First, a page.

Liverpool to spend millions on smoke-free plans

Liverpool to spend millions on smoke-free plans

Liverpool City Council will invest almost £2 million to make the city ‘smoke free’ by 2030, with a focus on prevention.

Almost one in five (17%) of those living in Liverpool are smokers, spending almost £2,500 a year on the habit, according to the council.

The plan aims to reduce the proportion of the city’s population that smokes to 5% by 2030.

It will be put to the cabinet next week, backed by more than £1 million from the council’s public health grant and around £830,000 in local stop smoking services and support funding.

Reported by the BBC, a cabinet report said: ‘The council wants Liverpool to become a smoke free city allowing all its communities to live longer, healthier and wealthier lives in a city where they can play and work without exposure to the harms of tobacco smoke.’

The strategy – put forward after an independent review in 2022 – focuses on prevention. It also looks to create more smoke-free environments to ‘denormalise’ smoking.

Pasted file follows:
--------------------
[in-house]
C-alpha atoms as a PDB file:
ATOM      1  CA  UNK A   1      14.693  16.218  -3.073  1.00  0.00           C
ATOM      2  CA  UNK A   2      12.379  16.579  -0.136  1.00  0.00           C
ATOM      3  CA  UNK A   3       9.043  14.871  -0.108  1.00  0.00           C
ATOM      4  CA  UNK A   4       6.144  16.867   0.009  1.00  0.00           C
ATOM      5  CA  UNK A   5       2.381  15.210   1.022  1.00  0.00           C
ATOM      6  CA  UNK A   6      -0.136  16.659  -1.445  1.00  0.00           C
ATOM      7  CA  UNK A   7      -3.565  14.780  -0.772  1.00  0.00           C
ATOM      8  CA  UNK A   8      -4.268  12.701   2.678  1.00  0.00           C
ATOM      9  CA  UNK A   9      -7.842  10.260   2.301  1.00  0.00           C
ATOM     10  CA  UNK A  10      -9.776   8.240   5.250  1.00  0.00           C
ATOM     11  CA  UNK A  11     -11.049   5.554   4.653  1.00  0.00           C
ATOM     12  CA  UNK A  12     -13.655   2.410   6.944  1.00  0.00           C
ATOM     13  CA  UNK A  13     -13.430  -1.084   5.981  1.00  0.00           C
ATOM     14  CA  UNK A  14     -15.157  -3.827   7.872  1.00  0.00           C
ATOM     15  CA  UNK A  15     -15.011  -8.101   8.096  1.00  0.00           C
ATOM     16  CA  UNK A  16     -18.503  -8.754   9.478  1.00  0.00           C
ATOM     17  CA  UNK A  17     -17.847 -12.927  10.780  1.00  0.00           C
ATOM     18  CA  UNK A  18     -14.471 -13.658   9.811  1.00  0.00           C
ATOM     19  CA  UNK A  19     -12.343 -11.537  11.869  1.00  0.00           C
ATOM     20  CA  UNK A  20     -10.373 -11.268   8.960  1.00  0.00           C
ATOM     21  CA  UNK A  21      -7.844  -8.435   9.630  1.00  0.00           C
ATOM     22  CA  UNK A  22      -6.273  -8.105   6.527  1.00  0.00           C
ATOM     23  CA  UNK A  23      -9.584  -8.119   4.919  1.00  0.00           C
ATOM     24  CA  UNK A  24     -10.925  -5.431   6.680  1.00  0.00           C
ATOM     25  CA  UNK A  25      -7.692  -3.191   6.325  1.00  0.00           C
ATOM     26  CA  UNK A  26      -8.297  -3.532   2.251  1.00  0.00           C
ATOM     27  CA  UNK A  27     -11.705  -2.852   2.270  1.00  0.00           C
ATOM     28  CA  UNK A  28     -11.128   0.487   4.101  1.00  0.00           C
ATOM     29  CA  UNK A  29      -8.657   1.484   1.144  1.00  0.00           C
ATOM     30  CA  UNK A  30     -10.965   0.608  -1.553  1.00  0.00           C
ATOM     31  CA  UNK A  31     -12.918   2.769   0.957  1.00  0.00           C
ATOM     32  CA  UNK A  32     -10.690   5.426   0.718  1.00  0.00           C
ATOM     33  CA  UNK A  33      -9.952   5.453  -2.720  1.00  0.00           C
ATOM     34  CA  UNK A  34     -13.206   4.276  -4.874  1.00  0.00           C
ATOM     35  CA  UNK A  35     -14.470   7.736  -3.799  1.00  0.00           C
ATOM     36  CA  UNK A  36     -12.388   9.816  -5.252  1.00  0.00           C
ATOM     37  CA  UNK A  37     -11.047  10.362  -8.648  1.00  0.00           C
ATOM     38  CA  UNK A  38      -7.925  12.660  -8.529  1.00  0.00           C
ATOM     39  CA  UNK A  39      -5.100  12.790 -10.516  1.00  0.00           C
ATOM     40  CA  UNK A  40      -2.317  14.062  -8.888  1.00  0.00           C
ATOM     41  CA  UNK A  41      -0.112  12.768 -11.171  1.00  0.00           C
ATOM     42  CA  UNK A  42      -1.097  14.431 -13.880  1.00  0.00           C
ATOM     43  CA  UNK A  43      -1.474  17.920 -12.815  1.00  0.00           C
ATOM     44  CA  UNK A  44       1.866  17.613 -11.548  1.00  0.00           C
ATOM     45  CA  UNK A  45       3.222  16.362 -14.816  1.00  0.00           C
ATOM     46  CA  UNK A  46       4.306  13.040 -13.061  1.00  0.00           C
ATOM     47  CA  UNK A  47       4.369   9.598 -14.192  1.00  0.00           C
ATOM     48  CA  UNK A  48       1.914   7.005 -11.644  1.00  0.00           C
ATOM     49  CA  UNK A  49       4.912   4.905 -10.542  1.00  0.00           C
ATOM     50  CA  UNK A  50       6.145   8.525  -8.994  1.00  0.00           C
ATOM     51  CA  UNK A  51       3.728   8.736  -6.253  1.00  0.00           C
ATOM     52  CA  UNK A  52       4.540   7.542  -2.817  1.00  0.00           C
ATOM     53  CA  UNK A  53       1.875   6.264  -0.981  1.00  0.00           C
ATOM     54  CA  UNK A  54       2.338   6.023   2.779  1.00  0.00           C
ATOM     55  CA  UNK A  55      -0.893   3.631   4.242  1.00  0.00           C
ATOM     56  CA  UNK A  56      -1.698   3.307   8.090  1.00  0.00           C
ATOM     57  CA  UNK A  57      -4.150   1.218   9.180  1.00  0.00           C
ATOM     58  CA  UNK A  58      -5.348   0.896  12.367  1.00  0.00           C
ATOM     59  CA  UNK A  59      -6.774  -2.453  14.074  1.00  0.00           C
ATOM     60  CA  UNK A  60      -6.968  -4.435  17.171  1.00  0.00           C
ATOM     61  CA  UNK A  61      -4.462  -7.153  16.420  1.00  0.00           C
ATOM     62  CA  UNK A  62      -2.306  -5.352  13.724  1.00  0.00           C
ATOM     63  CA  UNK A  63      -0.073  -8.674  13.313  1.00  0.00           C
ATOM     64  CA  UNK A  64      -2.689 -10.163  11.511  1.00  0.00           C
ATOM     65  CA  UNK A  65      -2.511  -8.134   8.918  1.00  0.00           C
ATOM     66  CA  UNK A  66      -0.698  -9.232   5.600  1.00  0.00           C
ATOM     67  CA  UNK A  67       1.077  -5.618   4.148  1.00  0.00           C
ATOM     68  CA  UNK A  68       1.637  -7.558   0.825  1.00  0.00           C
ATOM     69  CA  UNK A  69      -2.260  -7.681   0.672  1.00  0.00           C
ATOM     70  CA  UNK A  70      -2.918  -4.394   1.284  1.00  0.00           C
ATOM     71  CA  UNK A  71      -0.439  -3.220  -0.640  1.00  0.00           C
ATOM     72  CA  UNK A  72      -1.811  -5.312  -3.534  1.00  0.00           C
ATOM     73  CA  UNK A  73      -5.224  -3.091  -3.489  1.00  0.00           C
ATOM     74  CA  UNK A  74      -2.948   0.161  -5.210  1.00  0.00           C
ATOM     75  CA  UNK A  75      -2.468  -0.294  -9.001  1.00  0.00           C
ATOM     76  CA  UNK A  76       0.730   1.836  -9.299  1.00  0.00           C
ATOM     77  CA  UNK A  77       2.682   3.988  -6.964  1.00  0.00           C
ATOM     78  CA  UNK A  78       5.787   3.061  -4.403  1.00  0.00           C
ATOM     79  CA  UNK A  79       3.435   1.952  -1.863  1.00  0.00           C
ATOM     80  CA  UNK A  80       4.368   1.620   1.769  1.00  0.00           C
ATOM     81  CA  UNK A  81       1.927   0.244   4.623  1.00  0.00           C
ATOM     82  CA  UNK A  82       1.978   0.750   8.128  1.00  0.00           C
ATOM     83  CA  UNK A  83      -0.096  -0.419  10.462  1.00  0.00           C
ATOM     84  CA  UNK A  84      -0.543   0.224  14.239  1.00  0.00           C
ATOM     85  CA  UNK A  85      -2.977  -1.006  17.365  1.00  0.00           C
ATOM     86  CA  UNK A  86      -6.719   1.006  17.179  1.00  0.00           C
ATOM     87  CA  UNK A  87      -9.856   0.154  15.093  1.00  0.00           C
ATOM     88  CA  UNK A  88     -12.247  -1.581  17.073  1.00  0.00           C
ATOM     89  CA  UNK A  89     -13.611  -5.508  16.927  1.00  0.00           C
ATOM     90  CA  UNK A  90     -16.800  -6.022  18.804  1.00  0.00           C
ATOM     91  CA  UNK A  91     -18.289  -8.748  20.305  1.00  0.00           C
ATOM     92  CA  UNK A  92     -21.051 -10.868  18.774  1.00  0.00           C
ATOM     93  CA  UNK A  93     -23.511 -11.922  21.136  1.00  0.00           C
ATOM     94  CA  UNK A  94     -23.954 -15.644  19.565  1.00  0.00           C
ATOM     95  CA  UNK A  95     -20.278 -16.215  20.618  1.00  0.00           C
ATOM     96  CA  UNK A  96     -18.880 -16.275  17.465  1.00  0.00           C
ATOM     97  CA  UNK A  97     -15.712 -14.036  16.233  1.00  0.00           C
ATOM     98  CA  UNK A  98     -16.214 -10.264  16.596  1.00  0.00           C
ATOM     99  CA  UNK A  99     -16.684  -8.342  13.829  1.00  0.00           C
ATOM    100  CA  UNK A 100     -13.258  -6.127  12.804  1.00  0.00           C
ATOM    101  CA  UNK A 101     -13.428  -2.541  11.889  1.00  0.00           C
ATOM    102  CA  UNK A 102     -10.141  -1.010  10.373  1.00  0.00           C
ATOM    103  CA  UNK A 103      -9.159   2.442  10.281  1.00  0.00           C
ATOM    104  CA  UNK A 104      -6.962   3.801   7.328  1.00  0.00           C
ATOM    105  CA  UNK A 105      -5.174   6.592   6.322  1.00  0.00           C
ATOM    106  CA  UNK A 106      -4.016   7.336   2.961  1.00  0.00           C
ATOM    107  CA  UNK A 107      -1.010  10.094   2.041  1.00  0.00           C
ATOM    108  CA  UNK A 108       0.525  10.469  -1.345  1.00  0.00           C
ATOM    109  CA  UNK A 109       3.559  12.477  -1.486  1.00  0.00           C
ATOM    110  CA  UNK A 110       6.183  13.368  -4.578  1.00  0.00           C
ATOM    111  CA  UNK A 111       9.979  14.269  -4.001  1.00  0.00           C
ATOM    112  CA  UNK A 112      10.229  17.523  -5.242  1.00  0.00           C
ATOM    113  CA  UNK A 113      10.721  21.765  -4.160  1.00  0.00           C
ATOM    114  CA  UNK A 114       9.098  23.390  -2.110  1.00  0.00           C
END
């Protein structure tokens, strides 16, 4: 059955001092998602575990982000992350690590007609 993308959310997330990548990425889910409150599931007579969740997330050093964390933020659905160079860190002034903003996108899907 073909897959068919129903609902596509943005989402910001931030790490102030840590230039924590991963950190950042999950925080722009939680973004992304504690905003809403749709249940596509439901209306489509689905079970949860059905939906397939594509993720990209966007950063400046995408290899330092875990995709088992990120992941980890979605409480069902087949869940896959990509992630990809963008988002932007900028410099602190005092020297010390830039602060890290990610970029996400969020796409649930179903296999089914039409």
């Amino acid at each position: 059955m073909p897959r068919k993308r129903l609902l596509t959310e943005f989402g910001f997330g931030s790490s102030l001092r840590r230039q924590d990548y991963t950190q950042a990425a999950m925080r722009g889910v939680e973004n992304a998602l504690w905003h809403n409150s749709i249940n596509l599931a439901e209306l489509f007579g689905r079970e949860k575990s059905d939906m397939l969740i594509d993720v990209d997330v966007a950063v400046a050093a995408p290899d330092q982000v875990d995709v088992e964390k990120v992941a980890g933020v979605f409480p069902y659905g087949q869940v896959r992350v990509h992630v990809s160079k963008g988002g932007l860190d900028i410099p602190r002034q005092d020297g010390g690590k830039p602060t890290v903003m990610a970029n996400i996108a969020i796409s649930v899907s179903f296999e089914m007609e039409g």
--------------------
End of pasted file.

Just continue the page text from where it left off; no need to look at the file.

Smoking costs

The cost of smoking to England’s economy has increased by 25%, according to new figures published by Action on Smoking and Health (ASH).

This comes as MPs recently voted in favour of legislation that will effectively ban smoking for those born after 2008.

ASH released data from Landmark Economics that estimates the cost of smoking to the economy. The figures suggest that the cost has risen from £17 billion to 21.8 billion, an increase of one quarter on previous figures. This includes:

  • £1.9 billion to the NHS
  • £1.2 billion in social care costs to local authorities
  • £18.3 billion in lost productivity.

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